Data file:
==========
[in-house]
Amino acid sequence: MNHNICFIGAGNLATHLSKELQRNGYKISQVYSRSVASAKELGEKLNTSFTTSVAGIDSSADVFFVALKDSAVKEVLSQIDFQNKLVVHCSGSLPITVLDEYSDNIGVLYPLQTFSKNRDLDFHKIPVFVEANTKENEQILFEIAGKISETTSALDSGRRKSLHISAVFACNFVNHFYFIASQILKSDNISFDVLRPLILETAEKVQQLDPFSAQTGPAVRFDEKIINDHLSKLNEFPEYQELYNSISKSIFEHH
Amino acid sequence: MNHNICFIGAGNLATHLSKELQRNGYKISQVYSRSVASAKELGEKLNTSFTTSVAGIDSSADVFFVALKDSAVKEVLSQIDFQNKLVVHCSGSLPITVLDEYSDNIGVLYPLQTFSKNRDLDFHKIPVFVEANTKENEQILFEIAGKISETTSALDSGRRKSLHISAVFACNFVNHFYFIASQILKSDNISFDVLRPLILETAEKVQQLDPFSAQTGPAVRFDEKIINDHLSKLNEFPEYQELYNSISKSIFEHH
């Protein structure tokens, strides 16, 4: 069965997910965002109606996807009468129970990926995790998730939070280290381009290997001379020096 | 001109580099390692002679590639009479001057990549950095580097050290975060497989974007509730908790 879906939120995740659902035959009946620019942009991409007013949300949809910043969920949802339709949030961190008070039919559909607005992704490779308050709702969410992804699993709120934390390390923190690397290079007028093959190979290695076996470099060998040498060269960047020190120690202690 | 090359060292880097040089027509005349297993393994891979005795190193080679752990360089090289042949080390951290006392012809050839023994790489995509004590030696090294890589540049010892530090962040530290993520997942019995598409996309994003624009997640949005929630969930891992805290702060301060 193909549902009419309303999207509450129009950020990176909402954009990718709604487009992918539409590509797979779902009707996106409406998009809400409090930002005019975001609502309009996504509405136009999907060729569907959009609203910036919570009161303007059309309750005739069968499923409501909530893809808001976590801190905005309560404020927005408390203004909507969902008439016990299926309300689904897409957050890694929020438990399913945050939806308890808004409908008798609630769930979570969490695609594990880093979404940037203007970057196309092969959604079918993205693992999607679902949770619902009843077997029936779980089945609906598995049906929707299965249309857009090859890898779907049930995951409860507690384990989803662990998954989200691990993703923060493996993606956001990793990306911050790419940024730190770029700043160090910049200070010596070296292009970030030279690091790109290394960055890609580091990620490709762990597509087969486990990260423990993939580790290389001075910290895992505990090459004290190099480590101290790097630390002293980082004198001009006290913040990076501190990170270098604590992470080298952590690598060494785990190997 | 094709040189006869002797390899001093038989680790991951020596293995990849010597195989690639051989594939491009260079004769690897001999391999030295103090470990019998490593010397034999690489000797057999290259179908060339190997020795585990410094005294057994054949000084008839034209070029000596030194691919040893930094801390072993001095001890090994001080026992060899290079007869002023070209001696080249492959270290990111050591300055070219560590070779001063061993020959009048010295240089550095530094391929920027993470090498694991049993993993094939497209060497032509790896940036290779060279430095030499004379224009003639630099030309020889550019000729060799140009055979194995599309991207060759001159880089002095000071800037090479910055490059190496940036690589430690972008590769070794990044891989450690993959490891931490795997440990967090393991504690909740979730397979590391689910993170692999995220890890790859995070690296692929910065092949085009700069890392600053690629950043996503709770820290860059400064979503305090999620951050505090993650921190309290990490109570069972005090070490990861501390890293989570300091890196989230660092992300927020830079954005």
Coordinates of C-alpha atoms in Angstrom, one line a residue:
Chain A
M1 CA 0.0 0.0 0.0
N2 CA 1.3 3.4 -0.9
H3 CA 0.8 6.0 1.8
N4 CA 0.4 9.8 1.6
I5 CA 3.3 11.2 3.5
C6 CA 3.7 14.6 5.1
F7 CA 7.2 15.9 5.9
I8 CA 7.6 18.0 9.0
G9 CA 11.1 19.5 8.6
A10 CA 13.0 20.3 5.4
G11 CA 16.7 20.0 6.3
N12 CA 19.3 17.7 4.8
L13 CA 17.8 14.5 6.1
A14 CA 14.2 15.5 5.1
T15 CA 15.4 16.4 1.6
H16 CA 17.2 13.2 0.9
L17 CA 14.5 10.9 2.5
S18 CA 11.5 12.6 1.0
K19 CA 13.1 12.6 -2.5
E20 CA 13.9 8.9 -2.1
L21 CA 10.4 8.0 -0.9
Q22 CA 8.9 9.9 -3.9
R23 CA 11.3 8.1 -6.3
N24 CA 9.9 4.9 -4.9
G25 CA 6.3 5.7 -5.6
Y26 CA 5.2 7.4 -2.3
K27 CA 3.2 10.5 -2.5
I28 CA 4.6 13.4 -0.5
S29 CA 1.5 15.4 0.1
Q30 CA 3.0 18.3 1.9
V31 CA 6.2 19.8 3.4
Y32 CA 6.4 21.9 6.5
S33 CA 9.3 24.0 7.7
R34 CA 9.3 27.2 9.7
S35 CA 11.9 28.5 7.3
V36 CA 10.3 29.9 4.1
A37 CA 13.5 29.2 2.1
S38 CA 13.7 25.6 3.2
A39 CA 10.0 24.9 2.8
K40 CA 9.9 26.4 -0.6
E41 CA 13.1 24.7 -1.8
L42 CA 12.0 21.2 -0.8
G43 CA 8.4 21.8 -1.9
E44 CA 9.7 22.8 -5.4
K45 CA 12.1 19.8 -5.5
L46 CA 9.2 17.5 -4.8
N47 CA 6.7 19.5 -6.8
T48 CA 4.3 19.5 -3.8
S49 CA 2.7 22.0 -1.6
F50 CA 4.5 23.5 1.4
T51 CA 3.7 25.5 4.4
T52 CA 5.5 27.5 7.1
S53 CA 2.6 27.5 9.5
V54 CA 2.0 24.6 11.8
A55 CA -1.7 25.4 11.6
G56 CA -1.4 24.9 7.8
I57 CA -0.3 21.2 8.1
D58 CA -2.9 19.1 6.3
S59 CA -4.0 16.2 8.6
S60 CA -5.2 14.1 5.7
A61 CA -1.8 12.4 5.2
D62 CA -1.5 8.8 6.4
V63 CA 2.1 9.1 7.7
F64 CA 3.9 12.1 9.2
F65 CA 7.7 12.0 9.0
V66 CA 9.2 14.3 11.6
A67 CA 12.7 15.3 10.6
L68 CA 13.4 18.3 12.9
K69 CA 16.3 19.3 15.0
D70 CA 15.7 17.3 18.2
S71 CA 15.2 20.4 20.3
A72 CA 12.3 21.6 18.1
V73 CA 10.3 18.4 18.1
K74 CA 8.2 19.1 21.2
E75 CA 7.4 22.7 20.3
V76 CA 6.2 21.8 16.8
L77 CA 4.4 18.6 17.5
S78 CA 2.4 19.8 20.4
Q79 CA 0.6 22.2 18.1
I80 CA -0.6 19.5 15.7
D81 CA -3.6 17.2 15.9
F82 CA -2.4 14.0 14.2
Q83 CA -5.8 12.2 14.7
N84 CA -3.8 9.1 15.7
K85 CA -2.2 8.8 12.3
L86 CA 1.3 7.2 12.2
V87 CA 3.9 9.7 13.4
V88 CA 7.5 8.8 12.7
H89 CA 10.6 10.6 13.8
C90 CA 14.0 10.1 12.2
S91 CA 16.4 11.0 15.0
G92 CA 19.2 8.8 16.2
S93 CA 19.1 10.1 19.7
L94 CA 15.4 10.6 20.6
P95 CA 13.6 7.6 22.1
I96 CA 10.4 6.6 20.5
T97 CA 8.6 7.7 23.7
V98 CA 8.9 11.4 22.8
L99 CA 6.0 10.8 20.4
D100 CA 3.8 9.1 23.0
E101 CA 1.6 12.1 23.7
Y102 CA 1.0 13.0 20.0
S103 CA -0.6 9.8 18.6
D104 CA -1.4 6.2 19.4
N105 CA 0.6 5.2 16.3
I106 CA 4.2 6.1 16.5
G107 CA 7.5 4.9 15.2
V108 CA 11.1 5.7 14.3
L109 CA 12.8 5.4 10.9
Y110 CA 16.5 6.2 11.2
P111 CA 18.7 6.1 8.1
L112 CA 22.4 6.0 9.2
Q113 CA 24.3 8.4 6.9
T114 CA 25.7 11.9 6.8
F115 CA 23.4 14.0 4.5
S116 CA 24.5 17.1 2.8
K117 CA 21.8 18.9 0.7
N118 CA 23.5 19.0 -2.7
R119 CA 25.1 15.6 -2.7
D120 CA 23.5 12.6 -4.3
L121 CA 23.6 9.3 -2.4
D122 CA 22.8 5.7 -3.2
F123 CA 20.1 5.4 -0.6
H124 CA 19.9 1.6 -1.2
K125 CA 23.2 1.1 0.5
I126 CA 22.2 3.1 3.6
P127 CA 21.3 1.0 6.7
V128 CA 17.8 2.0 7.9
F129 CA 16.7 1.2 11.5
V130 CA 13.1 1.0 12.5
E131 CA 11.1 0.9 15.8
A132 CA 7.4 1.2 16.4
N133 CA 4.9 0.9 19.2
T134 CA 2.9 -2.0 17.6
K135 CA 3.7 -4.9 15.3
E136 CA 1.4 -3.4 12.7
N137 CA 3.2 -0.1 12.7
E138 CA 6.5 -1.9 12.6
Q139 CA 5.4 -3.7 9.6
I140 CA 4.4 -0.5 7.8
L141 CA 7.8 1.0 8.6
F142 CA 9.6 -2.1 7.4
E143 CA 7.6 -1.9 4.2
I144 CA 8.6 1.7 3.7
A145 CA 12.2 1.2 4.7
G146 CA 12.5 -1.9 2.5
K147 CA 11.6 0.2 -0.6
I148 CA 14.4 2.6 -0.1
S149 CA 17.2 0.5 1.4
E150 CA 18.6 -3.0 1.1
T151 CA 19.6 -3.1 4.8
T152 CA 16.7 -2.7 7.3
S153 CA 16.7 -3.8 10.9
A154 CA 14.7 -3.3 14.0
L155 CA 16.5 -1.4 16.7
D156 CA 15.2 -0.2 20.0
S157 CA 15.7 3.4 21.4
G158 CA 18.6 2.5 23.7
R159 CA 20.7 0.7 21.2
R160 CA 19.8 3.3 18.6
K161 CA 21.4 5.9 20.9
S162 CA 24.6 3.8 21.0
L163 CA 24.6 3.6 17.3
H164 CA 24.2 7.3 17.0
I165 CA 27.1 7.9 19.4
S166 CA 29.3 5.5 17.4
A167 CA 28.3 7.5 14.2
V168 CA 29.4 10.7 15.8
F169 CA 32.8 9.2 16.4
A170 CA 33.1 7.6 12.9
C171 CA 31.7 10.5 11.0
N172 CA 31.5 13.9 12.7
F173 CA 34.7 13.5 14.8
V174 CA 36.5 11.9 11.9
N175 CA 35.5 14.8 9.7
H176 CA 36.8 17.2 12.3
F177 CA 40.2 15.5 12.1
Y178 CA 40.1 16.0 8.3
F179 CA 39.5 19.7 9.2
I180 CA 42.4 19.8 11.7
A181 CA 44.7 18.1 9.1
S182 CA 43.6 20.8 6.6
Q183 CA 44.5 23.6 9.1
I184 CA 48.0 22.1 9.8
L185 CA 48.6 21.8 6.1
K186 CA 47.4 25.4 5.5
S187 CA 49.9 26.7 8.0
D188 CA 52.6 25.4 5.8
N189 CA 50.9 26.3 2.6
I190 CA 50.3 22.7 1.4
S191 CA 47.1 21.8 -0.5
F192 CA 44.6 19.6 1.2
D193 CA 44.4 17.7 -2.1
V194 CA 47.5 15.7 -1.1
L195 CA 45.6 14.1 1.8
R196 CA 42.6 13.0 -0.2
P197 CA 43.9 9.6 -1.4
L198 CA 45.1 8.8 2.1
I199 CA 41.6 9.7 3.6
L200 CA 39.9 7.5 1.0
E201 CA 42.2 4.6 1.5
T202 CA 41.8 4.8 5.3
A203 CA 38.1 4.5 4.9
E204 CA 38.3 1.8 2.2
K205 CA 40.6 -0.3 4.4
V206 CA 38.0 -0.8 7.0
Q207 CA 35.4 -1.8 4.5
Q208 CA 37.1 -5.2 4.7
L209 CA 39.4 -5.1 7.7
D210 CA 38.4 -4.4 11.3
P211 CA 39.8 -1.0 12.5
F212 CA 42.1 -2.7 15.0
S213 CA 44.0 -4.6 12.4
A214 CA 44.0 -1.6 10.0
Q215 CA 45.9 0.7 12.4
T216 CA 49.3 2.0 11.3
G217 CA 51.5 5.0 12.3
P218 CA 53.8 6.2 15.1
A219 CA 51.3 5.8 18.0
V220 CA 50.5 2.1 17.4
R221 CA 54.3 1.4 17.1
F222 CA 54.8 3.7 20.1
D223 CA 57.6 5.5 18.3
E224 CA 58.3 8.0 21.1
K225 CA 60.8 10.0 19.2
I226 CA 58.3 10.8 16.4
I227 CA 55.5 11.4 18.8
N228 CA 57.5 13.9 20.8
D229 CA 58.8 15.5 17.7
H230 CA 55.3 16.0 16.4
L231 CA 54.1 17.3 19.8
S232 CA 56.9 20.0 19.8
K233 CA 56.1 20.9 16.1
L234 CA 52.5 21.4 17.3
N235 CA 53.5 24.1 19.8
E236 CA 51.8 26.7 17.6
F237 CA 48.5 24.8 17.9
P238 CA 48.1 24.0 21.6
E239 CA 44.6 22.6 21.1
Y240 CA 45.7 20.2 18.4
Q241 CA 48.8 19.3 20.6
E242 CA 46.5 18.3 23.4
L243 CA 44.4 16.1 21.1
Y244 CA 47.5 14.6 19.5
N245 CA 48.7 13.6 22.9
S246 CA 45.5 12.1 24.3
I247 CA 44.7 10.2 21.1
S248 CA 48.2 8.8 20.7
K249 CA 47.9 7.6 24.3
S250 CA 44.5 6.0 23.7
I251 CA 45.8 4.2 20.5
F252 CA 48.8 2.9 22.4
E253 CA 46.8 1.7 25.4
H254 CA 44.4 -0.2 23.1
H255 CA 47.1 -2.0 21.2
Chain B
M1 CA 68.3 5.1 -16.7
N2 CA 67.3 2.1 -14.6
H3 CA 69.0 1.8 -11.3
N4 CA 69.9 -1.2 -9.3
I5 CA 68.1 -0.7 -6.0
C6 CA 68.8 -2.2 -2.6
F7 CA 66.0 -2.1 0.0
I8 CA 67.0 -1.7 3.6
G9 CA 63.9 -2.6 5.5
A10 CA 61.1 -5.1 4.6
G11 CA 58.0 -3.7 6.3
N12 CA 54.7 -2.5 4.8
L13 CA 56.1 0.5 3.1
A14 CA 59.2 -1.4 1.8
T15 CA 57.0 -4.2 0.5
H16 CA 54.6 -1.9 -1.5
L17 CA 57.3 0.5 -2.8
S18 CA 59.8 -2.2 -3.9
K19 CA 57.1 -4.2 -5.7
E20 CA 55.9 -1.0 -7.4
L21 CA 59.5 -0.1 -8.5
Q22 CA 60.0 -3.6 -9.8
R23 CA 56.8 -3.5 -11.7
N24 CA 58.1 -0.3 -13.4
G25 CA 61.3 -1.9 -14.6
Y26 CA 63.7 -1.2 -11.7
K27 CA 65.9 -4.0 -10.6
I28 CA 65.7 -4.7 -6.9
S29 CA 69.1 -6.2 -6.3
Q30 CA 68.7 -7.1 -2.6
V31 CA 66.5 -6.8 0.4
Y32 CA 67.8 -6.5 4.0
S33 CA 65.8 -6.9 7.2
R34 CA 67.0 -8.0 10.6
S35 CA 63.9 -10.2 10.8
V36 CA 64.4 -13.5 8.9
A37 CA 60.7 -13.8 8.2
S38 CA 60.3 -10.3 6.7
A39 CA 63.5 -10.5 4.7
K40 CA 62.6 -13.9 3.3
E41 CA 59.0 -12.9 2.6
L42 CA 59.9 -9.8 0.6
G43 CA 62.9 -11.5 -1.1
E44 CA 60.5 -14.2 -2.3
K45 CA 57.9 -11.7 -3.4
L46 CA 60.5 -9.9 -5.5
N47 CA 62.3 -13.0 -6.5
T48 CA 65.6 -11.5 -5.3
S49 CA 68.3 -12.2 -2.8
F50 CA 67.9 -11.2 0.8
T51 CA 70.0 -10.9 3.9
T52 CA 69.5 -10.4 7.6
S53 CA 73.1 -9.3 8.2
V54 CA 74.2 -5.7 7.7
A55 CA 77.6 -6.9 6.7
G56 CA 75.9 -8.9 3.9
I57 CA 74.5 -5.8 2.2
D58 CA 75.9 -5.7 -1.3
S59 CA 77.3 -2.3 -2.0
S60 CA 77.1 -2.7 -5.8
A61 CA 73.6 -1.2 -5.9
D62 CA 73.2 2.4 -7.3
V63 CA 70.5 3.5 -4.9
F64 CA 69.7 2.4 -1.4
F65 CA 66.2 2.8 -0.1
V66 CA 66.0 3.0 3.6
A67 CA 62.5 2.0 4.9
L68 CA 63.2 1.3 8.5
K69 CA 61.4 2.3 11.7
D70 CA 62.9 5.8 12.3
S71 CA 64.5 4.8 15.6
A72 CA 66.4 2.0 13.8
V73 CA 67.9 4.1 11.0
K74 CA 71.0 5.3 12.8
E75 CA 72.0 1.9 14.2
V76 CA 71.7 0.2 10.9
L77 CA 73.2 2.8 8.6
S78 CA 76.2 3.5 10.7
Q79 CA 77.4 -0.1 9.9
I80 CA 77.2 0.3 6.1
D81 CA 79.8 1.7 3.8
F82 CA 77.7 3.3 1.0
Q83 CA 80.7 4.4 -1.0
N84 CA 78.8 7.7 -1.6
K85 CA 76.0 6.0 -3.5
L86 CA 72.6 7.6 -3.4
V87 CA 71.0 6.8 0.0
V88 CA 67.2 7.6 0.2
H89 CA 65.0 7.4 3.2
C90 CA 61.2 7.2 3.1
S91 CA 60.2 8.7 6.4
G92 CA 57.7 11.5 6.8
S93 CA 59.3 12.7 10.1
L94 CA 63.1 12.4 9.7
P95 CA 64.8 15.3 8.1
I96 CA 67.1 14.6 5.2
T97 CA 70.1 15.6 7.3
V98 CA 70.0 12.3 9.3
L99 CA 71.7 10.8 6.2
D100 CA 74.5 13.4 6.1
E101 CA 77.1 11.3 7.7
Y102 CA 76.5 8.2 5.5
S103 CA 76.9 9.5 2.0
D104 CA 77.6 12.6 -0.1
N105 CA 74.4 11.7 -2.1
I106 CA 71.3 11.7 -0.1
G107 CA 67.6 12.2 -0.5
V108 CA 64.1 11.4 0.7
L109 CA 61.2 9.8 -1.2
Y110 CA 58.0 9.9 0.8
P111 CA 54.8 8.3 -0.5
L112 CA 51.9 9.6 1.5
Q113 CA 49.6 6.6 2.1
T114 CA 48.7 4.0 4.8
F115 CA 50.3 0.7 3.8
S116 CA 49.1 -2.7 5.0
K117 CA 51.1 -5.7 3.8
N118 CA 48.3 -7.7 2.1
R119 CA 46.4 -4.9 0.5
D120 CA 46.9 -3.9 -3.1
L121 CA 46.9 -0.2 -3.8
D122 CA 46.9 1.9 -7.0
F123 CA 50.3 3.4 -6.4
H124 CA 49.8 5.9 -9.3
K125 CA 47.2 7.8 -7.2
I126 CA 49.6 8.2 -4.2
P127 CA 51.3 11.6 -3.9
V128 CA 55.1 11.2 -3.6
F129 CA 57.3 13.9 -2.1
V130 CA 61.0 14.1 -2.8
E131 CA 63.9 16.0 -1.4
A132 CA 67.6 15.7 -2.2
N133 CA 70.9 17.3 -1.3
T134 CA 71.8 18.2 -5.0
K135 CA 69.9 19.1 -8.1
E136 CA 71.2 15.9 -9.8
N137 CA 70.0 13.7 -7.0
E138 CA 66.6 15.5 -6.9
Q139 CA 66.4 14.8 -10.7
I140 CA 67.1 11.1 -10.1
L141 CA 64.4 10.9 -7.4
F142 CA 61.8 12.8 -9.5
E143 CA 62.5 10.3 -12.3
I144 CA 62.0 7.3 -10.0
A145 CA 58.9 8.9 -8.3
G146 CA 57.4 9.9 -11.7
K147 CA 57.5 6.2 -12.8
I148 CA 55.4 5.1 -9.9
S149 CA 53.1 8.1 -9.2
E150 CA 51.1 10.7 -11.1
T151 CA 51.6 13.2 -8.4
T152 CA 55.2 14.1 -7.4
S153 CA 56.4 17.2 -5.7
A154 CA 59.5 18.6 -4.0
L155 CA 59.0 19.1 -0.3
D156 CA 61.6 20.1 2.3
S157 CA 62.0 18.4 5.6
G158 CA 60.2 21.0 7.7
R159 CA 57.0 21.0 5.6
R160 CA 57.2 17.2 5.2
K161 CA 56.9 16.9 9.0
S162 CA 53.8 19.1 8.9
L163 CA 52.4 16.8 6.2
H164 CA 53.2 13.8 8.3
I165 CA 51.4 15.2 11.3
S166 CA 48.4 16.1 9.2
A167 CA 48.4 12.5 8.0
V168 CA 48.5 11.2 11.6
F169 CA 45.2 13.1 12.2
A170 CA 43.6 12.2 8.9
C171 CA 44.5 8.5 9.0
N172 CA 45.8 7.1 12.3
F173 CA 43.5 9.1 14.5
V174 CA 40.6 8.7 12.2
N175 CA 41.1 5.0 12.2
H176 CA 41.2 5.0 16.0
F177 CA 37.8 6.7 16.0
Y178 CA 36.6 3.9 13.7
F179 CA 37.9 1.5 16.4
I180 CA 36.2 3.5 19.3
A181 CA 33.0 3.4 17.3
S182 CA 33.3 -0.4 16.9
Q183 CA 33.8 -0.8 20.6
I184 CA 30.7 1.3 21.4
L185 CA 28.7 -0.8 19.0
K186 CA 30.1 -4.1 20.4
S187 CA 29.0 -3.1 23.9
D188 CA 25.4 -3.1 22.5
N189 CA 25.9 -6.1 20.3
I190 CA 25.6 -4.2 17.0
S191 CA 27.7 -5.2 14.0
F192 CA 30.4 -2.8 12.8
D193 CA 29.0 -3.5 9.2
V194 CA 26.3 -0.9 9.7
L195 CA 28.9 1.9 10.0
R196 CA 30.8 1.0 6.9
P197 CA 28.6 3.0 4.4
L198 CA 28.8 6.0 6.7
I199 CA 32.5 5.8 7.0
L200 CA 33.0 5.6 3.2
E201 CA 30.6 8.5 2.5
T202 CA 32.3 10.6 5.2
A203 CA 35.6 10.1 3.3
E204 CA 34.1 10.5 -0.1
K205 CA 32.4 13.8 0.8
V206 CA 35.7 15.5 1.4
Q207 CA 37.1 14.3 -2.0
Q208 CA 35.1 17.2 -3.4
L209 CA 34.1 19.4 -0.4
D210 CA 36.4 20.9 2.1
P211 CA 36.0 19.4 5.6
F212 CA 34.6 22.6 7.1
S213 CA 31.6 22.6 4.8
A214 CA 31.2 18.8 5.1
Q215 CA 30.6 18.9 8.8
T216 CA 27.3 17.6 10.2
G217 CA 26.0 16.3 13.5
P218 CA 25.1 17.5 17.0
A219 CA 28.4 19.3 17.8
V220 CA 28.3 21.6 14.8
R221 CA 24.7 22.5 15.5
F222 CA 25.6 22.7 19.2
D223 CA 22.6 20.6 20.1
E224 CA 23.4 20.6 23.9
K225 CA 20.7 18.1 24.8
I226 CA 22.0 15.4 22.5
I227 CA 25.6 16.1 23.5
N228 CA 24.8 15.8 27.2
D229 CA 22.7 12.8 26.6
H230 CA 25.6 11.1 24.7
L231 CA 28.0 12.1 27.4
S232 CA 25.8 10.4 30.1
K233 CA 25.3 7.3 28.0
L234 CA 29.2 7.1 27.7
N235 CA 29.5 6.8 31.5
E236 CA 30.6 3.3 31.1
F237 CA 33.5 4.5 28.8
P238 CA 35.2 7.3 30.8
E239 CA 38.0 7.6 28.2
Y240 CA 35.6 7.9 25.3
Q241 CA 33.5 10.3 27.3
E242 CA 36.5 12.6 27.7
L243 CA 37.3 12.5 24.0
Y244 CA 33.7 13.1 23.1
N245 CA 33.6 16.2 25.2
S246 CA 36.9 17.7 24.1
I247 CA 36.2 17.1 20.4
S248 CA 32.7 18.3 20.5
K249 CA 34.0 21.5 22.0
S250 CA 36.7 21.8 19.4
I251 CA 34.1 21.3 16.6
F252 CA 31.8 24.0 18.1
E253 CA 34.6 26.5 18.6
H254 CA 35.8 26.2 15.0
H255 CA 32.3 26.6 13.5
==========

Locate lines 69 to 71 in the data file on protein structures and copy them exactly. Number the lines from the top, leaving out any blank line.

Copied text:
V63 CA 2.1 9.1 7.7
F64 CA 3.9 12.1 9.2
F65 CA 7.7 12.0 9.0